Wednesday, June 03, 2009

Obama says cap-and-trade plan "doesn't work" except as "the largest corporate welfare program ever".

Or: "Cap and trade" becomes "Pork out and squeal."

The "cap and trade" plan to reduce atmospheric carbon emissions by industry, to fend off global warming, is intended to work through a permit system that enables permit holders to emit given amounts of CO2, but limit the total amount emitted.

Firms are to be able to trade permits in a market, so that the businesses that most need permits can buy them, while those able to most efficiently reduce their emissions can profit from doing so (by selling permits) giving them an incentive to do so. The whole process can be much more economically efficient than governmental rationing of the right to emit. In theory.

But the first critical question is: how are permits to be distributed?

The starting-point idea behind the whole concept of "cap and trade" is that permits will be auctioned off by the government. Then an efficient market in them is created right away, as the firms that need them most bid the most for them, they are distributed efficiently through the bidding process, and market prices are quickly established.

Well, considering that idea for a moment, you may think that the money to be received by the government from the auction actually is a tax -- and you'd be right!

Of course, it is a tax. How do you reduce the production of something? By increasing the cost of production. The amount that businesses must pay to the government through the auction process for permission to emit CO2 into the atmosphere is a tax on such emissions that increases the cost of emitting, and so reduces their amount.

Will that tax be passed on by businesses to consumers? Of course it will, to the extent that businesses can pass it on. That's what will reduce "consumer demand" for CO2 emissions. If you want to reduce CO2 to fight global warming, this is a good thing.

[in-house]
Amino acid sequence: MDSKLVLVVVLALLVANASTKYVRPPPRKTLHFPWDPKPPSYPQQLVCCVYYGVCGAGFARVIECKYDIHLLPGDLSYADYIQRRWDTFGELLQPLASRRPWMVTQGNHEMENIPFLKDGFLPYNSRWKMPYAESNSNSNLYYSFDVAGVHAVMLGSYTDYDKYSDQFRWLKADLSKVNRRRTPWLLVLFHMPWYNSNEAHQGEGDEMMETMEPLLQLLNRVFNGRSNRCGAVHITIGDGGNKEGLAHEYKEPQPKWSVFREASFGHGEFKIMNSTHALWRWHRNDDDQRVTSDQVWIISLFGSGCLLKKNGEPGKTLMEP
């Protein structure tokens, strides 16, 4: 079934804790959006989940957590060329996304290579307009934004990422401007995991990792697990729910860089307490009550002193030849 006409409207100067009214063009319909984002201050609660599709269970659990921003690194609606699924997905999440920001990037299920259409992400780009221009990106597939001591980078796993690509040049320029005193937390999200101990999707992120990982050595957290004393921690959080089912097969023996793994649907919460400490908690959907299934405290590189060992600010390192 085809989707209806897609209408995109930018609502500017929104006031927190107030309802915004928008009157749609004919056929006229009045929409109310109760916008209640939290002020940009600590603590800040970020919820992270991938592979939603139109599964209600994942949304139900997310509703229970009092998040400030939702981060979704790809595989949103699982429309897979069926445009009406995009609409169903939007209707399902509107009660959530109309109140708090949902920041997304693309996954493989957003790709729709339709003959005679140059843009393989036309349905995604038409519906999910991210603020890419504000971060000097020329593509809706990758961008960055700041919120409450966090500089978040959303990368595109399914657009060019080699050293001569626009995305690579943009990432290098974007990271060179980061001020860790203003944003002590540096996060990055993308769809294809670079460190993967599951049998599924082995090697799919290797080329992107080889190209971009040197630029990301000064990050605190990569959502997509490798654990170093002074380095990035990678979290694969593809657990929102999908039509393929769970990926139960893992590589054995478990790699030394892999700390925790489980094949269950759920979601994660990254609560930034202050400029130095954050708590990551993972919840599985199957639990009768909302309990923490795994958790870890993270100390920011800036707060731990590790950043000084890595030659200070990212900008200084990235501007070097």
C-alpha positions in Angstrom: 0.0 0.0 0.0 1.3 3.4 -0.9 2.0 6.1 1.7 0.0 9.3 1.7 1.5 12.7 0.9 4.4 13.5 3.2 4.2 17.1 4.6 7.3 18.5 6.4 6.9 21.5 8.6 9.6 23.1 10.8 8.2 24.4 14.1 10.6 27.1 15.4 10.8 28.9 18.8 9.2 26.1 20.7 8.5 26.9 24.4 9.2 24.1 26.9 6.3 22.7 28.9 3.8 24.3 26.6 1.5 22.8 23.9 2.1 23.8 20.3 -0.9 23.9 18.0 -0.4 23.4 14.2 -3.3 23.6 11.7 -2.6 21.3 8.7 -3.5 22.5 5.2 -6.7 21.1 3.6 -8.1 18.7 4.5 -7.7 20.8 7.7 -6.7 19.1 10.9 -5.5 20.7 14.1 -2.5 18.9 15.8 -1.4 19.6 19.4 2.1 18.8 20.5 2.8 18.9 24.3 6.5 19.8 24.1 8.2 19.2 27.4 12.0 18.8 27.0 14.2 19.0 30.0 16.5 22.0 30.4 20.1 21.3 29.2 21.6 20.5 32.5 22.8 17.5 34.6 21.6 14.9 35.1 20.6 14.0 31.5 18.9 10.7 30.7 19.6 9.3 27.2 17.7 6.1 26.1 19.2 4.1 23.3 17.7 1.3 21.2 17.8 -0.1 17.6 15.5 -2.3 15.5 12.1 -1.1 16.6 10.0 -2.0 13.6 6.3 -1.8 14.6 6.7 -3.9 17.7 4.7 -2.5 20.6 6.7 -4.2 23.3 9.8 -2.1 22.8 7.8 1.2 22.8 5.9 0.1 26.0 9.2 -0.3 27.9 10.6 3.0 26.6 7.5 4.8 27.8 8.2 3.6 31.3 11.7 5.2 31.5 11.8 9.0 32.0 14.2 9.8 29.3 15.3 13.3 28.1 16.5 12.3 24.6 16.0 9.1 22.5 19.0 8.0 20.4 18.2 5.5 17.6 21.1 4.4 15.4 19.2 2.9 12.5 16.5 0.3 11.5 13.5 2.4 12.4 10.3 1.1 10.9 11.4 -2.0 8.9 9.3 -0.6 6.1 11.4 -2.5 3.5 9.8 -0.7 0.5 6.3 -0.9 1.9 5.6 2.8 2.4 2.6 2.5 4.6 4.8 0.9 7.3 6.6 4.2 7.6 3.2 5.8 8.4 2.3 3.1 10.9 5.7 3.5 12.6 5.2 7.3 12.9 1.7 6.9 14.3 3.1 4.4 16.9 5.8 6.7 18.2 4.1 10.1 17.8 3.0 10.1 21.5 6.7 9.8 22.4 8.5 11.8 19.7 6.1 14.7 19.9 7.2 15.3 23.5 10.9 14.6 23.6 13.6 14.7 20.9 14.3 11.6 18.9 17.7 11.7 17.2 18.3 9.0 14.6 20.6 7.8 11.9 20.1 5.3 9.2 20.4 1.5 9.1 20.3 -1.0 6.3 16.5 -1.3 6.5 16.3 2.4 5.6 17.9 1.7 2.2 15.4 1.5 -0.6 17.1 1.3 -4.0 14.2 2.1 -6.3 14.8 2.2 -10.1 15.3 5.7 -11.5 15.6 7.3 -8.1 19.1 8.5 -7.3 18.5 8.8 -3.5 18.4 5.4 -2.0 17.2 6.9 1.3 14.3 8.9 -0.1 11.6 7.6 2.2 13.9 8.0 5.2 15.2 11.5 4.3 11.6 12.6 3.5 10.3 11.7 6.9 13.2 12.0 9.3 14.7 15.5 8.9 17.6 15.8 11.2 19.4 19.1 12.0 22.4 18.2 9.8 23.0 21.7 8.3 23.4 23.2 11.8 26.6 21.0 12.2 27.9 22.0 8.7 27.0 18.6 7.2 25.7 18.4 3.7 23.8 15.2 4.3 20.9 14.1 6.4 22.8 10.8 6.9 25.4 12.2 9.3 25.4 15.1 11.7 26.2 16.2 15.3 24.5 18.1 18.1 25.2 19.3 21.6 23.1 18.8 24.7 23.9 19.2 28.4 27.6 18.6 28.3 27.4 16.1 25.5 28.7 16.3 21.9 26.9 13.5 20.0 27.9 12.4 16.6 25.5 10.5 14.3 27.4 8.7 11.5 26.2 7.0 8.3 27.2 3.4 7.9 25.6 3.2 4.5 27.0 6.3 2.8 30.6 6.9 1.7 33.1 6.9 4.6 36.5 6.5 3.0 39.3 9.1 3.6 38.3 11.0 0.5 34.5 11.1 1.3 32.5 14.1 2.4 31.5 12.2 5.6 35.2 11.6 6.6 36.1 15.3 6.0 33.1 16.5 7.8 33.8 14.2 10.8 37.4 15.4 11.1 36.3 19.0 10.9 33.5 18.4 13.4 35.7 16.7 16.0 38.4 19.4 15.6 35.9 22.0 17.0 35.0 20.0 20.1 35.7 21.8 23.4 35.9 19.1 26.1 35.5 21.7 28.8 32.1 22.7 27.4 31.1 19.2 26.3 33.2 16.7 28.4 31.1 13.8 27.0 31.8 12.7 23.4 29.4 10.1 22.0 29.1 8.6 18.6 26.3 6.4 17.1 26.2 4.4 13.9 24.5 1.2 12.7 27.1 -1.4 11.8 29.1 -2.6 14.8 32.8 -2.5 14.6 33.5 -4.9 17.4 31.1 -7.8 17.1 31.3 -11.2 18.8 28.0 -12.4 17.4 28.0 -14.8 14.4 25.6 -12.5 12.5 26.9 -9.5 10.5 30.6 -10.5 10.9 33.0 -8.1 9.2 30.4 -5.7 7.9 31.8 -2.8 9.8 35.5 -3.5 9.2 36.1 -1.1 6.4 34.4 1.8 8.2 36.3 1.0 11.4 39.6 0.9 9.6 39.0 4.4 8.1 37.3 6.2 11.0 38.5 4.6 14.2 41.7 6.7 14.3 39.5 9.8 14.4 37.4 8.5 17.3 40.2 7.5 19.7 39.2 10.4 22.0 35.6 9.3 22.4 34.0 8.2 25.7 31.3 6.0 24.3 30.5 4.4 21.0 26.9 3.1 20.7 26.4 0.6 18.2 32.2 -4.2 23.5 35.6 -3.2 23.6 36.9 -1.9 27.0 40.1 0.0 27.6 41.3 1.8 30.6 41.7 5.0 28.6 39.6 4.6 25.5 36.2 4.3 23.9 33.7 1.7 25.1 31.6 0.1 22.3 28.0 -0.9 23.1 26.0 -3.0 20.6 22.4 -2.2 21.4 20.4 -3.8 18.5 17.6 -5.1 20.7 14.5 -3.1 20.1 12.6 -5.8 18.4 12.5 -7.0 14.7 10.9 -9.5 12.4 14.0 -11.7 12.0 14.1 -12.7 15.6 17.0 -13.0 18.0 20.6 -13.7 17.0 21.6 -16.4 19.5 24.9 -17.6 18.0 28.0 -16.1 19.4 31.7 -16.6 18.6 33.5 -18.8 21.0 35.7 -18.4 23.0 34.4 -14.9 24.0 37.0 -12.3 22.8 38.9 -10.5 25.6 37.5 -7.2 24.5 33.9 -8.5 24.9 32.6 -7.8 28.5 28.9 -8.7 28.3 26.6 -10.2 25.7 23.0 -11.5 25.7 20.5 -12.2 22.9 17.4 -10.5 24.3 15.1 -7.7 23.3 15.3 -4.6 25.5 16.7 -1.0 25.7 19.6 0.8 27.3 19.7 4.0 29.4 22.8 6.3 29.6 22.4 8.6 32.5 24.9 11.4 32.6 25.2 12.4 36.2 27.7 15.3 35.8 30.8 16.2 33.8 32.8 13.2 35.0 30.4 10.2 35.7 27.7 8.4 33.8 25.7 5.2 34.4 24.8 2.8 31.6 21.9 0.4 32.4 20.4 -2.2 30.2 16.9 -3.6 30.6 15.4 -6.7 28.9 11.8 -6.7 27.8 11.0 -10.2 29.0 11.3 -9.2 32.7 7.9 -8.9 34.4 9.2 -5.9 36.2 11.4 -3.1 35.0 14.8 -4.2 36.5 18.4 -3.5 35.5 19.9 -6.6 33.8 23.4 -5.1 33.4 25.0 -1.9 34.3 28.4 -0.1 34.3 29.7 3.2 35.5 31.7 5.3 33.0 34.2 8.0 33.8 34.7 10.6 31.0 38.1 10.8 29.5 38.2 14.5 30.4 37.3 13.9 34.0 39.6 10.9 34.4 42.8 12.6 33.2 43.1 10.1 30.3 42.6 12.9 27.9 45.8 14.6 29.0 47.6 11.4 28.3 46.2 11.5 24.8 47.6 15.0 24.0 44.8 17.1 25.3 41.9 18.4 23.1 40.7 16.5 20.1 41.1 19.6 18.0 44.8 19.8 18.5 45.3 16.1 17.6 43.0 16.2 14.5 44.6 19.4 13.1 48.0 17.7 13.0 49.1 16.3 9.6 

Even if you are a "small government" type who doesn't want to see the government collect more tax revenue, this can still be a good thing -- because the government can remit the tax collected back to taxpayers by reducing other taxes, such as income taxes, payroll taxes, whatever ... and this "Pigouvian tax" on emissions is less distorting to the economy than the other taxes it would replace as explained in in Greg Mankiw's Pigou Club Manifesto. So the net tax collected could be zero -- with the tax system's distortion of the economy actually reduced in the process.

At worst (if more realistically) this "auction tax" would reduce the need to increase other taxes in our era of ever-rising deficits (a need that will soon arrive big time) and this Pigovian tax would be much less harmful to the economy than other kinds of tax hikes, such as big increases in the income tax, or a new national sales tax.

But now you may think, well, if this whole cap-and-trade business boils down to really being a tax on CO2 emissions, wouldn't it be a whole lot simpler just to tax CO2 emissions themselves, directly, to achieve the same thing?

The answer to which is "yes" -- you'd be right again! As Professor Mankiw says: "a cap-and-trade system is equivalent to a tax on carbon emissions" -- that is, when it is done right, it is.

But what if it is done wrong? What if, for instance, politics intervenes so the emission permits aren't auctioned off, but instead are handed out by politicians for free to their friends, campaign contributors, and the constituents they want to win over before the next election -- distributed in accord not with economic efficiency but political influence?

Then the whole system starts going wrong. The permit system that reduces CO2 emissions still increases cost to consumers -- but instead of the "tax" that consumers pay through higher prices going to the government, it goes to ... the producers of CO2 emissions!

Let President Obama himself tell you himself (while speaking to the Business Roundtable, this past March 12):